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Construction

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Industry Overview
Houses, apartments, factories, offices, schools, roads, and bridges are only some of the products of the construction industry. This industry's activities include the building of new structures as well as additions and modifications to existing ones. The industry also includes maintenance, repair, and improvements on these structures.

Industry Organization
The construction industry is divided into three major segments. The construction of buildings segment includes contractors, usually called general contractors, who build residential, industrial, commercial, and other buildings. Heavy and civil engineering construction contractors build sewers, roads, highways, bridges, tunnels, and other projects related to our Nation’s infrastructure. Specialty trade contractors perform specialized activities related to all types of construction such as carpentry, painting, plumbing, and electrical work.

Construction usually is done or coordinated by general contractors, who specialize in one type of construction such as residential or commercial building. They take full responsibility for the complete job, except for specified portions of the work that may be omitted from the general contract. Although general contractors may do a portion of the work with their own crews, they often subcontract most of the work to heavy construction or specialty trade contractors.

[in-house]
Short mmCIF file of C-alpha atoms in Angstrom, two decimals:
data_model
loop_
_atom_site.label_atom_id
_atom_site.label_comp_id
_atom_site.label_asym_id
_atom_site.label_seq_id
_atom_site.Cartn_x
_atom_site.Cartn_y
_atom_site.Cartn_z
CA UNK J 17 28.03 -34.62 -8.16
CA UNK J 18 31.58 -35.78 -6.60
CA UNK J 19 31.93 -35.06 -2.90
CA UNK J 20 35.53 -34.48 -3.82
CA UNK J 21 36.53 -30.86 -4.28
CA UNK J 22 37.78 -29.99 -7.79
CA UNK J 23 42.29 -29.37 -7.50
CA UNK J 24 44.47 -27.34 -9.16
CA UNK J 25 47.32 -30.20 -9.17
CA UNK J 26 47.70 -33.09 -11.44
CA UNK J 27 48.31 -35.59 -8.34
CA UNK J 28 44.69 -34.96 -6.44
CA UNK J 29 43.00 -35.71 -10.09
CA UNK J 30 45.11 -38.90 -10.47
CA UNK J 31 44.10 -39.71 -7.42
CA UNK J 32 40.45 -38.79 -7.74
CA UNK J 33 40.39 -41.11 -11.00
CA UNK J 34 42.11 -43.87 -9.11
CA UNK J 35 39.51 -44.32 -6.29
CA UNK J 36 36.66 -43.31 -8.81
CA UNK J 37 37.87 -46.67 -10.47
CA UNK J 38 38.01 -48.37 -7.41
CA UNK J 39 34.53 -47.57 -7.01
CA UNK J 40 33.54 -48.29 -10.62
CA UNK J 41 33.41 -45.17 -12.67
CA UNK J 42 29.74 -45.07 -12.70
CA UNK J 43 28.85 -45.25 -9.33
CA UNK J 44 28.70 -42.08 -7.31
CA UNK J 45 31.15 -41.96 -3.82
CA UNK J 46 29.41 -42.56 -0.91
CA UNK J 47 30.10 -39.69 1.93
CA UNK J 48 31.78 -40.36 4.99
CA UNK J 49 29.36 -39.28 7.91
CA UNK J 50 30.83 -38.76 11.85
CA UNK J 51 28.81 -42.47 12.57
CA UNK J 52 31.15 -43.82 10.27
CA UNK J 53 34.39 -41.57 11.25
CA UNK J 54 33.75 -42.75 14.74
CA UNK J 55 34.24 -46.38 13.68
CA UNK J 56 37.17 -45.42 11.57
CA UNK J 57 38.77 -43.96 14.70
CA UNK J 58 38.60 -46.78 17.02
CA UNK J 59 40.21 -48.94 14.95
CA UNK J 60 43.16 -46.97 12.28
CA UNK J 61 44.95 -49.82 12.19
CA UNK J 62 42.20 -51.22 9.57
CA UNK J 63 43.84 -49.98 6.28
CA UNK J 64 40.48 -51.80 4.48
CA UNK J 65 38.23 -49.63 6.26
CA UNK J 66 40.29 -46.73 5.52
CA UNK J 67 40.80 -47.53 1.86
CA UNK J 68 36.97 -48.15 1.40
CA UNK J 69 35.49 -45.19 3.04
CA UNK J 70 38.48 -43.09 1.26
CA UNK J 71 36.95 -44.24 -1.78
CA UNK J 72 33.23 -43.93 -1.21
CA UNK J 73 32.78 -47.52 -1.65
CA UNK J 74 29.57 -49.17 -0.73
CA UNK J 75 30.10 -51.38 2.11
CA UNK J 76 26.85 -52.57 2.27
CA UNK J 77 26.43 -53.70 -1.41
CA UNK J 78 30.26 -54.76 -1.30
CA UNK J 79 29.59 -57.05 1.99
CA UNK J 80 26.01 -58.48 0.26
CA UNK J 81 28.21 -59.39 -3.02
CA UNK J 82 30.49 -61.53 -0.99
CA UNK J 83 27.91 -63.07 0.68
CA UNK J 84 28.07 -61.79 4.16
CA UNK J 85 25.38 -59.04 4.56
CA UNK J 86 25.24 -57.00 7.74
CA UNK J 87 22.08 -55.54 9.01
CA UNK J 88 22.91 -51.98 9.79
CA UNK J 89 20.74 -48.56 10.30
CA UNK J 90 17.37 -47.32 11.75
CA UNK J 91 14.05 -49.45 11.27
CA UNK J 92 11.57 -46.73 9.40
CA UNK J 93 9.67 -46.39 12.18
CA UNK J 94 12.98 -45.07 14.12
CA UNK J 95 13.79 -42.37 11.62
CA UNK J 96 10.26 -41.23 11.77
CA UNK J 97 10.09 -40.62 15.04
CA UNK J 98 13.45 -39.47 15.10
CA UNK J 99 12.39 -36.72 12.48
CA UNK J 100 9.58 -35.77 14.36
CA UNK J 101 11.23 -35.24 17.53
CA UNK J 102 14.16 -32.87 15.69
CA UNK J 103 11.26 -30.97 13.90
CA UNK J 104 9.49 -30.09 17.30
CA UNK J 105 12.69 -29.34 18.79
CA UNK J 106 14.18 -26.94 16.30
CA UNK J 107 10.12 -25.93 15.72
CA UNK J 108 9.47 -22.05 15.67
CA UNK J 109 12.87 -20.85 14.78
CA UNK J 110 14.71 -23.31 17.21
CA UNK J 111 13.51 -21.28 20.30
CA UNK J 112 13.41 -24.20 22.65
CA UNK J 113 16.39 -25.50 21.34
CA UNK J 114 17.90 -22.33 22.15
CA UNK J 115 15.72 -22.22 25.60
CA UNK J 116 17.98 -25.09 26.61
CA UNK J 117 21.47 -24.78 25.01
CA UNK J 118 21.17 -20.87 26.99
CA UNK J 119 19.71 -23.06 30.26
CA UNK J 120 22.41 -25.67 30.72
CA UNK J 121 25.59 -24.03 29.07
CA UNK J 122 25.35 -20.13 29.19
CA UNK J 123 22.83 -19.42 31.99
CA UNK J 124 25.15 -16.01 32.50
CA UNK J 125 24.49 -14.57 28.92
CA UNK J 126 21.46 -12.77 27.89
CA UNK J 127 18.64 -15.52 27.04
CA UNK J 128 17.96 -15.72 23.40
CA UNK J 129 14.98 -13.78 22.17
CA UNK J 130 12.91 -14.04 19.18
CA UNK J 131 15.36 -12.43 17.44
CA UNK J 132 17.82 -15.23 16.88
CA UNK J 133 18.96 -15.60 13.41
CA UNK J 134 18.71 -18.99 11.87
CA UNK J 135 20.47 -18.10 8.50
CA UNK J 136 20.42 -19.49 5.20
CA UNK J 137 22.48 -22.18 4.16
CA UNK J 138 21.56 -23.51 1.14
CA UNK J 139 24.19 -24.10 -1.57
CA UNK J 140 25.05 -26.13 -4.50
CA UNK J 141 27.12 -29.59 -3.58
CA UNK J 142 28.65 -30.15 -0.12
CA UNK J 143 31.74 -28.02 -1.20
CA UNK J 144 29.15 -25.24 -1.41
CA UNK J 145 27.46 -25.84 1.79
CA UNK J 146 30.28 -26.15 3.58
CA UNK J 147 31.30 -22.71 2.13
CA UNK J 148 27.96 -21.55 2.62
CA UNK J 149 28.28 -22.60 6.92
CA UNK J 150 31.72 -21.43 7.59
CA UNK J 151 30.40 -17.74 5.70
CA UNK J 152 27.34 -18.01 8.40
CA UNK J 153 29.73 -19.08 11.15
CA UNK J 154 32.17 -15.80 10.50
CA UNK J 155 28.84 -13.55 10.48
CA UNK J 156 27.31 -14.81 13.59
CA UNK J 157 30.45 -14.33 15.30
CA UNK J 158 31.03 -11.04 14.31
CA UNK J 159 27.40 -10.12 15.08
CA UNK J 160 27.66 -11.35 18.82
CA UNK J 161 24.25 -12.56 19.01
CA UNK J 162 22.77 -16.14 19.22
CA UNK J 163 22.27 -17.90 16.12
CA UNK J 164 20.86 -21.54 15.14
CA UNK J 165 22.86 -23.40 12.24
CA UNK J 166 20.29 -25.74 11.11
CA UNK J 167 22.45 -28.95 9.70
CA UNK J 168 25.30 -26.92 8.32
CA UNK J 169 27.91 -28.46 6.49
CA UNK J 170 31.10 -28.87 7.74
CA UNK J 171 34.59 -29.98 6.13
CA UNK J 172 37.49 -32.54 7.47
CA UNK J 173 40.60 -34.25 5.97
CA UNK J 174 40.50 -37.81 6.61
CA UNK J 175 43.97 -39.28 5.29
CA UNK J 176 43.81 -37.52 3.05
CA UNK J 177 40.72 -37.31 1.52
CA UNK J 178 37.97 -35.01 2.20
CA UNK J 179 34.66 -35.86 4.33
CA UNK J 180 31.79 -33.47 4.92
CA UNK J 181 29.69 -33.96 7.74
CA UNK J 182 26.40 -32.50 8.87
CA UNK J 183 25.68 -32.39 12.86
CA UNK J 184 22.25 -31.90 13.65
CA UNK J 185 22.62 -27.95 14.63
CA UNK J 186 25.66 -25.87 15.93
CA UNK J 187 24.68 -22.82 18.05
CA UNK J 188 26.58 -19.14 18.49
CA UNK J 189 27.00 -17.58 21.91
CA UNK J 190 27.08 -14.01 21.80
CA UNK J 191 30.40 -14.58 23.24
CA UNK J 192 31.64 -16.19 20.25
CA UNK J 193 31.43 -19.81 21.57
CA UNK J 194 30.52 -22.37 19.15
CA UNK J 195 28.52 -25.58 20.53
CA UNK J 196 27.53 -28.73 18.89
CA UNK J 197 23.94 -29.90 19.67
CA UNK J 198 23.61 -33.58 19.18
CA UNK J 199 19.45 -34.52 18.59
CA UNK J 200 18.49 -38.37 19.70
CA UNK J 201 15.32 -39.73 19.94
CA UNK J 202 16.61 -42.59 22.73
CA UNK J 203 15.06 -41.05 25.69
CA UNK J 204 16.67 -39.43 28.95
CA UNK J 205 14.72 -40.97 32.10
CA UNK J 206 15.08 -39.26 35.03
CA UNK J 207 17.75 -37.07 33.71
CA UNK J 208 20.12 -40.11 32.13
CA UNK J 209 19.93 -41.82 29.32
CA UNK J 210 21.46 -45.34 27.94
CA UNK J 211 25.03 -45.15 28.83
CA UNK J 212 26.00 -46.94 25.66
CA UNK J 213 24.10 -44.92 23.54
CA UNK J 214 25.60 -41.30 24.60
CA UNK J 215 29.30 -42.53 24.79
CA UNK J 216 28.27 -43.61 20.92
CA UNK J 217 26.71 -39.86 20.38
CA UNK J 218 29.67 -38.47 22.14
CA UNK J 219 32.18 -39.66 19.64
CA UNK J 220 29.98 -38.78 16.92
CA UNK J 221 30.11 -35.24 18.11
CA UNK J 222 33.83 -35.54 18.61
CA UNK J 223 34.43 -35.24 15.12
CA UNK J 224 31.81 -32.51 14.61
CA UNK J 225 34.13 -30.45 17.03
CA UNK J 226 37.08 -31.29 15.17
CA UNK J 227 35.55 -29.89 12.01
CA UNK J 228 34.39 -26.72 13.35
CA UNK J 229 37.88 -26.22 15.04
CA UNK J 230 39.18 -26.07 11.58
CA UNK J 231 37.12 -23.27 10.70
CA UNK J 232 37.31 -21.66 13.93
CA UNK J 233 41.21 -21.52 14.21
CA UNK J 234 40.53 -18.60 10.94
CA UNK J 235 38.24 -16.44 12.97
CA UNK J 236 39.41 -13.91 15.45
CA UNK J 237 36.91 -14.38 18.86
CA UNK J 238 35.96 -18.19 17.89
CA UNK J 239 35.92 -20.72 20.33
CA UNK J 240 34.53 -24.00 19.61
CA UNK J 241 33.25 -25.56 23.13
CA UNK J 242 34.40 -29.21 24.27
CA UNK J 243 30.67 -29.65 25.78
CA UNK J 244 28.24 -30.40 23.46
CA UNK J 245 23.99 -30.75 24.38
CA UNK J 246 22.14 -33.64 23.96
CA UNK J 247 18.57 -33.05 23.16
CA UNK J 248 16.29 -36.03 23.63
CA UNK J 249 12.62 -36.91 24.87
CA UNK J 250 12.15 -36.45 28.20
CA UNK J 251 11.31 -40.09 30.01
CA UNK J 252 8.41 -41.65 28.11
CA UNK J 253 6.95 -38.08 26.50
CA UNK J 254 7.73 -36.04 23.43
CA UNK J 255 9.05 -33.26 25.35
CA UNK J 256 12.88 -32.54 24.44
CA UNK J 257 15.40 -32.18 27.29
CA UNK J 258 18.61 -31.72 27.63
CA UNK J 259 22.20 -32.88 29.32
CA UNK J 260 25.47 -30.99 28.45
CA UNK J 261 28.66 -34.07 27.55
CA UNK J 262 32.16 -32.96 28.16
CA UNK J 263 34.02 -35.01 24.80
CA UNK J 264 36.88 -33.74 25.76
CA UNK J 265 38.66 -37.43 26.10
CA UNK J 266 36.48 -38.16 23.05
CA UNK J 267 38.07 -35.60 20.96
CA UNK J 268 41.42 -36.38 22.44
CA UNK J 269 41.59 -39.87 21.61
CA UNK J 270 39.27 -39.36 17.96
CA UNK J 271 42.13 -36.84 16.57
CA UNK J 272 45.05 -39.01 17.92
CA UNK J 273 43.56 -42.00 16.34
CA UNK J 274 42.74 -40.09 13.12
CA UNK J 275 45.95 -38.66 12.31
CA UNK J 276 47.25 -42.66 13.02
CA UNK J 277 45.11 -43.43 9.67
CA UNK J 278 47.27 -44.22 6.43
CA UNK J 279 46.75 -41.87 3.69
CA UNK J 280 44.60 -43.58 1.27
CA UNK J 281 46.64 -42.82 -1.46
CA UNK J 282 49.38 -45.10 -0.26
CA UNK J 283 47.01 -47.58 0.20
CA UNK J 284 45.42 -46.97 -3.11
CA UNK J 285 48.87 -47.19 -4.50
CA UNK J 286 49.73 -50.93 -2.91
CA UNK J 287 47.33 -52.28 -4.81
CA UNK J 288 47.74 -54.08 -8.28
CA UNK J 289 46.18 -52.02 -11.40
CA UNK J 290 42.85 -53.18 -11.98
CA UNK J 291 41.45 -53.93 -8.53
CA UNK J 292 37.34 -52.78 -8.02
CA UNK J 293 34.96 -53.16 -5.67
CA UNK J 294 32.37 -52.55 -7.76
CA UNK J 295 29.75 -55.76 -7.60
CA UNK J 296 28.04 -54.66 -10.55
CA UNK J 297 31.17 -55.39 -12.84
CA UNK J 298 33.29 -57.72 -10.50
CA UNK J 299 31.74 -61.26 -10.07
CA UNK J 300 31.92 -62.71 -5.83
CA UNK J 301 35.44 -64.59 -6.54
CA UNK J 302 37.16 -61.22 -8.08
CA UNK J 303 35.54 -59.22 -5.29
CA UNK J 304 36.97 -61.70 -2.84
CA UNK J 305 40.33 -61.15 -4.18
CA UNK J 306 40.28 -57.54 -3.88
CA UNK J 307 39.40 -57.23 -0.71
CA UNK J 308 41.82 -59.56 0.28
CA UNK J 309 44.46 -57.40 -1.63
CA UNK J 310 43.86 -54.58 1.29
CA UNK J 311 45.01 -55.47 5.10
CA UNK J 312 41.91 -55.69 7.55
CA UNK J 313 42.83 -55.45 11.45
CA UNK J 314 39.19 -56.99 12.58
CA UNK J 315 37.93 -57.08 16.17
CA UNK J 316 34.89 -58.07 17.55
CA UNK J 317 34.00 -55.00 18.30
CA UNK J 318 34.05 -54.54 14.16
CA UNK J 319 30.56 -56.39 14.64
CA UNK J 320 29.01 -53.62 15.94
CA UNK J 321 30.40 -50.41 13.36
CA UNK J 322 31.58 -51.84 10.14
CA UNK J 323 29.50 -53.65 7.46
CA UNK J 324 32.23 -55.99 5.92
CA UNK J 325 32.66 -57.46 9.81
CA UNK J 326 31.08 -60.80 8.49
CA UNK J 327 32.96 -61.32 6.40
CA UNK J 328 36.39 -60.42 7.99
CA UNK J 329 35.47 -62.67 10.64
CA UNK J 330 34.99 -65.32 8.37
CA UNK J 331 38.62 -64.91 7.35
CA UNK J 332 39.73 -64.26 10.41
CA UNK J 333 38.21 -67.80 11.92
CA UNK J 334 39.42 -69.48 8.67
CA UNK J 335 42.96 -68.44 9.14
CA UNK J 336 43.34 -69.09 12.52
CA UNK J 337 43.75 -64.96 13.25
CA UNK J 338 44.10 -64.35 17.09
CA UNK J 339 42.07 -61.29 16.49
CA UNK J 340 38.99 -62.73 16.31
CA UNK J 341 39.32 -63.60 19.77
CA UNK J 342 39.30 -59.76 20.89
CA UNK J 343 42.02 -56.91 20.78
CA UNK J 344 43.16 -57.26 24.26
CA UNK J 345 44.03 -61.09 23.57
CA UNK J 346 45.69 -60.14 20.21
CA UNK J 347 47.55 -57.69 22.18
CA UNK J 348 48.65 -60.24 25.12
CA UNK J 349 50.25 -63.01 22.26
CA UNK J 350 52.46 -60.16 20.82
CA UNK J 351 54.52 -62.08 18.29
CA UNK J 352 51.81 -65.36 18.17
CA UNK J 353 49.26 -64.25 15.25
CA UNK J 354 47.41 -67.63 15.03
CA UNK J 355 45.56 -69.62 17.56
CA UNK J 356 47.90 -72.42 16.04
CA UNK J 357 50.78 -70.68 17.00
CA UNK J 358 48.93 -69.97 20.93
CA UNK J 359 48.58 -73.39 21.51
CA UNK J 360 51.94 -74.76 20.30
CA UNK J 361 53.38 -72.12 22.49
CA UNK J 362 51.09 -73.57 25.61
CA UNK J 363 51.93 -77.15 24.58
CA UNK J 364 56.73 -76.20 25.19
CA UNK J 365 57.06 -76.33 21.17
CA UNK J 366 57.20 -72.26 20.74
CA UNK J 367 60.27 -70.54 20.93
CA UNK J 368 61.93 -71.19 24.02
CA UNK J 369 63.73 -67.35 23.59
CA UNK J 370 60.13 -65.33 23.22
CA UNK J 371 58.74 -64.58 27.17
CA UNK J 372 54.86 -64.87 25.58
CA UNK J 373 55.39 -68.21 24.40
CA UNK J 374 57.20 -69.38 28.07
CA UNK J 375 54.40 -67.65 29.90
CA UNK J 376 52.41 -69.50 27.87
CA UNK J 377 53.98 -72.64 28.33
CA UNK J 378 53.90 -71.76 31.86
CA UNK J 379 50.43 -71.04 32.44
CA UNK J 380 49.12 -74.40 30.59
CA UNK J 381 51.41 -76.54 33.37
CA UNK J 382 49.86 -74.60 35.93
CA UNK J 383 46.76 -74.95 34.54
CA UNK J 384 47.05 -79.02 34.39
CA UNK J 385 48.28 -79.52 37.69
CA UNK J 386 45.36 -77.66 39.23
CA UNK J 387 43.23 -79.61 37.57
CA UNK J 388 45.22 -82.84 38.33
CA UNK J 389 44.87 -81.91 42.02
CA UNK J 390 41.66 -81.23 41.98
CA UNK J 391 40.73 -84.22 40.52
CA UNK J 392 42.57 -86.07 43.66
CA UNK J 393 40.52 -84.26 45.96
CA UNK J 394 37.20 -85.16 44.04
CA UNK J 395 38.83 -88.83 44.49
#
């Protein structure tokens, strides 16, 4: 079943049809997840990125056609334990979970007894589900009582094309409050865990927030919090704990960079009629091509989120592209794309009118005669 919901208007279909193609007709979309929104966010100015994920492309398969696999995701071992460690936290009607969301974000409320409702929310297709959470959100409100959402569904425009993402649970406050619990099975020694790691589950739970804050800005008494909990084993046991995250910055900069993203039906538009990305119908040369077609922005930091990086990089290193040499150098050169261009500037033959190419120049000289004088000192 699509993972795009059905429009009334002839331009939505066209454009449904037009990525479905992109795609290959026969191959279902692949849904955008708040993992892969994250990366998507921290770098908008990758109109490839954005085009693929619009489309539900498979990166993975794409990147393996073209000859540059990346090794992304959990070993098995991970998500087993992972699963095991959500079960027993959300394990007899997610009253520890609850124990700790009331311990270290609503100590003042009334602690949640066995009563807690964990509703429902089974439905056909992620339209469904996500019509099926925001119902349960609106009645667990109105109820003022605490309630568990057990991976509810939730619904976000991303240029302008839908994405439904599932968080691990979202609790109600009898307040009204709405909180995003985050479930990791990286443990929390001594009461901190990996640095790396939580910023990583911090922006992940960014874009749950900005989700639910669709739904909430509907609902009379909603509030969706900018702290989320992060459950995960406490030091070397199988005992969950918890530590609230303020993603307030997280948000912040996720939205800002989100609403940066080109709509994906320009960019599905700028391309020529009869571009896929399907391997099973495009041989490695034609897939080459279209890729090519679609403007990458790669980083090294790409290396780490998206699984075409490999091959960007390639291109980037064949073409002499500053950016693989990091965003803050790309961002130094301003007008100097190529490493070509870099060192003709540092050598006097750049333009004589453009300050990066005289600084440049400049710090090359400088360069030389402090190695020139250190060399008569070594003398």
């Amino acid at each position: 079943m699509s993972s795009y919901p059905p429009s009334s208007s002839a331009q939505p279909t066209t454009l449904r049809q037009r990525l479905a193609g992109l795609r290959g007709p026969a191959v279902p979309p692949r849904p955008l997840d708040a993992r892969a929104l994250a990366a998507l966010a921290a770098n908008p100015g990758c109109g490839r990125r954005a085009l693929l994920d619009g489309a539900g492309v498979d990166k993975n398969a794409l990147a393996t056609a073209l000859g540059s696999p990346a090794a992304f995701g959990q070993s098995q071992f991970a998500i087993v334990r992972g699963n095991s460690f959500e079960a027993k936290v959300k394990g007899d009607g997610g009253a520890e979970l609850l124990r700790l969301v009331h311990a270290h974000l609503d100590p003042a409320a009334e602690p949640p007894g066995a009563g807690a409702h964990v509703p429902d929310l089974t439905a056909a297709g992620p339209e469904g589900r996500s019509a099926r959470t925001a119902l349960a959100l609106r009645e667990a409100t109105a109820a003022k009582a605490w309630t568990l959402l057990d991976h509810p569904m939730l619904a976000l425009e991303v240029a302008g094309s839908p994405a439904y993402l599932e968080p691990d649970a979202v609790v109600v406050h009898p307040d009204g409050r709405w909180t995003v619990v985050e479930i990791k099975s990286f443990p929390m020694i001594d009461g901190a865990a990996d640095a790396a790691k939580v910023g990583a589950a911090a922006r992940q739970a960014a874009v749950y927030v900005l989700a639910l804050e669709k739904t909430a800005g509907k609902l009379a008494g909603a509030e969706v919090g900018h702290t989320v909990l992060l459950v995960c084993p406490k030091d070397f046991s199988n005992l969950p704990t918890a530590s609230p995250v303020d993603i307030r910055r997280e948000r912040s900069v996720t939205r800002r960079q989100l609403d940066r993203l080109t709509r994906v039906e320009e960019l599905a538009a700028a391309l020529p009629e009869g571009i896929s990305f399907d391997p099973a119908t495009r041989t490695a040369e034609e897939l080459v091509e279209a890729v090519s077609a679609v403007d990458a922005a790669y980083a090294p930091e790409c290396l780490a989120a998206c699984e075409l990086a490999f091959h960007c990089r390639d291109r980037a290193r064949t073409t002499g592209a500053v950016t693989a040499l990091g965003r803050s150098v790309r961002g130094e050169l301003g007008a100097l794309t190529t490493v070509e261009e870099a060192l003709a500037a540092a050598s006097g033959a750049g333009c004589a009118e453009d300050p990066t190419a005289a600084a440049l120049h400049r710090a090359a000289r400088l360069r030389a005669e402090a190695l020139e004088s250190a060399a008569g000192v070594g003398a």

Specialty trade contractors usually do the work of only one trade, such as painting, carpentry, or electrical work, or of two or more closely related trades, such as plumbing and heating. Beyond fitting their work to that of the other trades, specialty trade contractors have no responsibility for the structure as a whole. They obtain orders for their work from general contractors, architects, or property owners. Repair work is almost always done on direct order from owners, occupants, architects, or rental agents.

Recent Developments
The construction industry has been strongly affected by the credit crisis and recession that began in December 2007. Housing prices fell and foreclosures of homes rose sharply, particularly in overbuilt areas of the country. New housing construction, while still ongoing, dropped significantly. The recession is expected to impact other types of construction as well. Retailers are refraining from building new stores and State and local governments are reducing spending. However, as energy costs have risen, some companies are finding it necessary to build or renovate buildings that are not energy efficient. "Green construction" is an area that is increasingly popular and involves making buildings as environmentally friendly and energy efficient as possible by using more recyclable and earth-friendly products.

Employment
Construction, with 7.2 million wage and salary jobs and 1.8 million self-employed and unpaid family workers, is one of the nation's largest industries. About 64 percent of wage and salary jobs in construction were in the specialty trade contractors sector, primarily plumbing, heating, and air-conditioning; electrical; and masonry. Around 23 percent of jobs were in residential and nonresidential building construction. The rest were in heavy and civil engineering construction.